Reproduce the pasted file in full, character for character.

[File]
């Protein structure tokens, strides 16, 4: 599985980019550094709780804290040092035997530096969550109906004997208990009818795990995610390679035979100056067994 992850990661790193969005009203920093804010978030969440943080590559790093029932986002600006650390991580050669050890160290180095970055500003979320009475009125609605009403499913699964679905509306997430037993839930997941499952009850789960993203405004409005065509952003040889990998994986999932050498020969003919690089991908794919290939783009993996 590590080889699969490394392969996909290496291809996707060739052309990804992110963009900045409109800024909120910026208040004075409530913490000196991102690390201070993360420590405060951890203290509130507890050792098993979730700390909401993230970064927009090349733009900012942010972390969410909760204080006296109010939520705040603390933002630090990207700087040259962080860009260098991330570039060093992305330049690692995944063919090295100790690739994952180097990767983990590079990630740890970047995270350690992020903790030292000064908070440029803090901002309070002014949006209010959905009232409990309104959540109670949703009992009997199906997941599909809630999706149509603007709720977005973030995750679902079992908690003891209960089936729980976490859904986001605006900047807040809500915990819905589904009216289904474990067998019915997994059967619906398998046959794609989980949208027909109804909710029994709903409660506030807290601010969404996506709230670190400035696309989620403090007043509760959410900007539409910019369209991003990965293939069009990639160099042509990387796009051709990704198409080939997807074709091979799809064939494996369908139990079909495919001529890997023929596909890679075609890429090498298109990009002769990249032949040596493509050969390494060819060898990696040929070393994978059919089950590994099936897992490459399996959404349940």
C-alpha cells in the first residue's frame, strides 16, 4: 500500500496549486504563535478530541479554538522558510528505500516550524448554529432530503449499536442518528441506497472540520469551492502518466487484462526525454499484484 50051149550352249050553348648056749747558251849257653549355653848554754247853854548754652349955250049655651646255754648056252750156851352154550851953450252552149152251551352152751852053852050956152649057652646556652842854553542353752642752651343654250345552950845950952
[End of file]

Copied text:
């Protein structure tokens, strides 16, 4: 599985980019550094709780804290040092035997530096969550109906004997208990009818795990995610390679035979100056067994 992850990661790193969005009203920093804010978030969440943080590559790093029932986002600006650390991580050669050890160290180095970055500003979320009475009125609605009403499913699964679905509306997430037993839930997941499952009850789960993203405004409005065509952003040889990998994986999932050498020969003919690089991908794919290939783009993996 590590080889699969490394392969996909290496291809996707060739052309990804992110963009900045409109800024909120910026208040004075409530913490000196991102690390201070993360420590405060951890203290509130507890050792098993979730700390909401993230970064927009090349733009900012942010972390969410909760204080006296109010939520705040603390933002630090990207700087040259962080860009260098991330570039060093992305330049690692995944063919090295100790690739994952180097990767983990590079990630740890970047995270350690992020903790030292000064908070440029803090901002309070002014949006209010959905009232409990309104959540109670949703009992009997199906997941599909809630999706149509603007709720977005973030995750679902079992908690003891209960089936729980976490859904986001605006900047807040809500915990819905589904009216289904474990067998019915997994059967619906398998046959794609989980949208027909109804909710029994709903409660506030807290601010969404996506709230670190400035696309989620403090007043509760959410900007539409910019369209991003990965293939069009990639160099042509990387796009051709990704198409080939997807074709091979799809064939494996369908139990079909495919001529890997023929596909890679075609890429090498298109990009002769990249032949040596493509050969390494060819060898990696040929070393994978059919089950590994099936897992490459399996959404349940």
C-alpha cells in the first residue's frame, strides 16, 4: 500500500496549486504563535478530541479554538522558510528505500516550524448554529432530503449499536442518528441506497472540520469551492502518466487484462526525454499484484 50051149550352249050553348648056749747558251849257653549355653848554754247853854548754652349955250049655651646255754648056252750156851352154550851953450252552149152251551352152751852053852050956152649057652646556652842854553542353752642752651343654250345552950845950952